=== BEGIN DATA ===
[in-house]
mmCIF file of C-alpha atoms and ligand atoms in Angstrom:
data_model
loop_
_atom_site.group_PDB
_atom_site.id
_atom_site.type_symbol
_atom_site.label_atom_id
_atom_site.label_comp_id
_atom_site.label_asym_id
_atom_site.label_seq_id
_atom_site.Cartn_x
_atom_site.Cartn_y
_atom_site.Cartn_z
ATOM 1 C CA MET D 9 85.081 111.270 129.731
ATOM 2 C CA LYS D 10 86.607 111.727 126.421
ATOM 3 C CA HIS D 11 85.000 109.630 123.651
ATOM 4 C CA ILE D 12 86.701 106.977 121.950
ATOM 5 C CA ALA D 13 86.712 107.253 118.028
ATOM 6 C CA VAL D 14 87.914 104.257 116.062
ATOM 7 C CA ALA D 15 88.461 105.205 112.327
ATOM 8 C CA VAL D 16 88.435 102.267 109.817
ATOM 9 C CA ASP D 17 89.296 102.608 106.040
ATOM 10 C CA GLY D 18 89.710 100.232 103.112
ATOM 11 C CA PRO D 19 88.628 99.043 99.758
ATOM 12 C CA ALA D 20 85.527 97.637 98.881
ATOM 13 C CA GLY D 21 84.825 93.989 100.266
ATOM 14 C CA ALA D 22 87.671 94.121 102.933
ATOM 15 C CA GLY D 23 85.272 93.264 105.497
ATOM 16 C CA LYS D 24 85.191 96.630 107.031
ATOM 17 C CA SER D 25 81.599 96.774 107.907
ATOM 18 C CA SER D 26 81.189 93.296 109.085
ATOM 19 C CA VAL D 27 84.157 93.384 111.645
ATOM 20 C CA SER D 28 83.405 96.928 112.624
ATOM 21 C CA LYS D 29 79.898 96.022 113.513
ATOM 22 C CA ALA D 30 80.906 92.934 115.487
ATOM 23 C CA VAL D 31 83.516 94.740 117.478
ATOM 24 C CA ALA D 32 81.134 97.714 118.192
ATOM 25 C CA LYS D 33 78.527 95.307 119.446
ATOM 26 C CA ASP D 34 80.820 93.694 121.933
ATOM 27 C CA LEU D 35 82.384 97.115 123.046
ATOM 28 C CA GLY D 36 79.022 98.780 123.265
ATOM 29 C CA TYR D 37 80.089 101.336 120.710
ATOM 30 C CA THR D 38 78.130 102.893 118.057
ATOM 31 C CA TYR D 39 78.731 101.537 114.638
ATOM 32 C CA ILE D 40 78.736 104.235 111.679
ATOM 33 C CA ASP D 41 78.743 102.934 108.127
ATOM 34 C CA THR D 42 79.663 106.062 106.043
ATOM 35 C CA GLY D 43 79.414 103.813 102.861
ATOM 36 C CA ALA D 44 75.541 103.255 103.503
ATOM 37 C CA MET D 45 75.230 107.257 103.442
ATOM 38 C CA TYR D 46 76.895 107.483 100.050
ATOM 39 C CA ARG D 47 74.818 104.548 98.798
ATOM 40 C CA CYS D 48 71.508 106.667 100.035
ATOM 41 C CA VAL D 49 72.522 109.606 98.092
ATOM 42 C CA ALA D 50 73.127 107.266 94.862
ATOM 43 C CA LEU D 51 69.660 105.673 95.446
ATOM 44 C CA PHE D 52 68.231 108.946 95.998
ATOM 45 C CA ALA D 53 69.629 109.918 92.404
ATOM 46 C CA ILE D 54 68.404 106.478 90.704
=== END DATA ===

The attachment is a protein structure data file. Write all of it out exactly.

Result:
[in-house]
mmCIF file of C-alpha atoms and ligand atoms in Angstrom:
data_model
loop_
_atom_site.group_PDB
_atom_site.id
_atom_site.type_symbol
_atom_site.label_atom_id
_atom_site.label_comp_id
_atom_site.label_asym_id
_atom_site.label_seq_id
_atom_site.Cartn_x
_atom_site.Cartn_y
_atom_site.Cartn_z
ATOM 1 C CA MET D 9 85.081 111.270 129.731
ATOM 2 C CA LYS D 10 86.607 111.727 126.421
ATOM 3 C CA HIS D 11 85.000 109.630 123.651
ATOM 4 C CA ILE D 12 86.701 106.977 121.950
ATOM 5 C CA ALA D 13 86.712 107.253 118.028
ATOM 6 C CA VAL D 14 87.914 104.257 116.062
ATOM 7 C CA ALA D 15 88.461 105.205 112.327
ATOM 8 C CA VAL D 16 88.435 102.267 109.817
ATOM 9 C CA ASP D 17 89.296 102.608 106.040
ATOM 10 C CA GLY D 18 89.710 100.232 103.112
ATOM 11 C CA PRO D 19 88.628 99.043 99.758
ATOM 12 C CA ALA D 20 85.527 97.637 98.881
ATOM 13 C CA GLY D 21 84.825 93.989 100.266
ATOM 14 C CA ALA D 22 87.671 94.121 102.933
ATOM 15 C CA GLY D 23 85.272 93.264 105.497
ATOM 16 C CA LYS D 24 85.191 96.630 107.031
ATOM 17 C CA SER D 25 81.599 96.774 107.907
ATOM 18 C CA SER D 26 81.189 93.296 109.085
ATOM 19 C CA VAL D 27 84.157 93.384 111.645
ATOM 20 C CA SER D 28 83.405 96.928 112.624
ATOM 21 C CA LYS D 29 79.898 96.022 113.513
ATOM 22 C CA ALA D 30 80.906 92.934 115.487
ATOM 23 C CA VAL D 31 83.516 94.740 117.478
ATOM 24 C CA ALA D 32 81.134 97.714 118.192
ATOM 25 C CA LYS D 33 78.527 95.307 119.446
ATOM 26 C CA ASP D 34 80.820 93.694 121.933
ATOM 27 C CA LEU D 35 82.384 97.115 123.046
ATOM 28 C CA GLY D 36 79.022 98.780 123.265
ATOM 29 C CA TYR D 37 80.089 101.336 120.710
ATOM 30 C CA THR D 38 78.130 102.893 118.057
ATOM 31 C CA TYR D 39 78.731 101.537 114.638
ATOM 32 C CA ILE D 40 78.736 104.235 111.679
ATOM 33 C CA ASP D 41 78.743 102.934 108.127
ATOM 34 C CA THR D 42 79.663 106.062 106.043
ATOM 35 C CA GLY D 43 79.414 103.813 102.861
ATOM 36 C CA ALA D 44 75.541 103.255 103.503
ATOM 37 C CA MET D 45 75.230 107.257 103.442
ATOM 38 C CA TYR D 46 76.895 107.483 100.050
ATOM 39 C CA ARG D 47 74.818 104.548 98.798
ATOM 40 C CA CYS D 48 71.508 106.667 100.035
ATOM 41 C CA VAL D 49 72.522 109.606 98.092
ATOM 42 C CA ALA D 50 73.127 107.266 94.862
ATOM 43 C CA LEU D 51 69.660 105.673 95.446
ATOM 44 C CA PHE D 52 68.231 108.946 95.998
ATOM 45 C CA ALA D 53 69.629 109.918 92.404
ATOM 46 C CA ILE D 54 68.404 106.478 90.704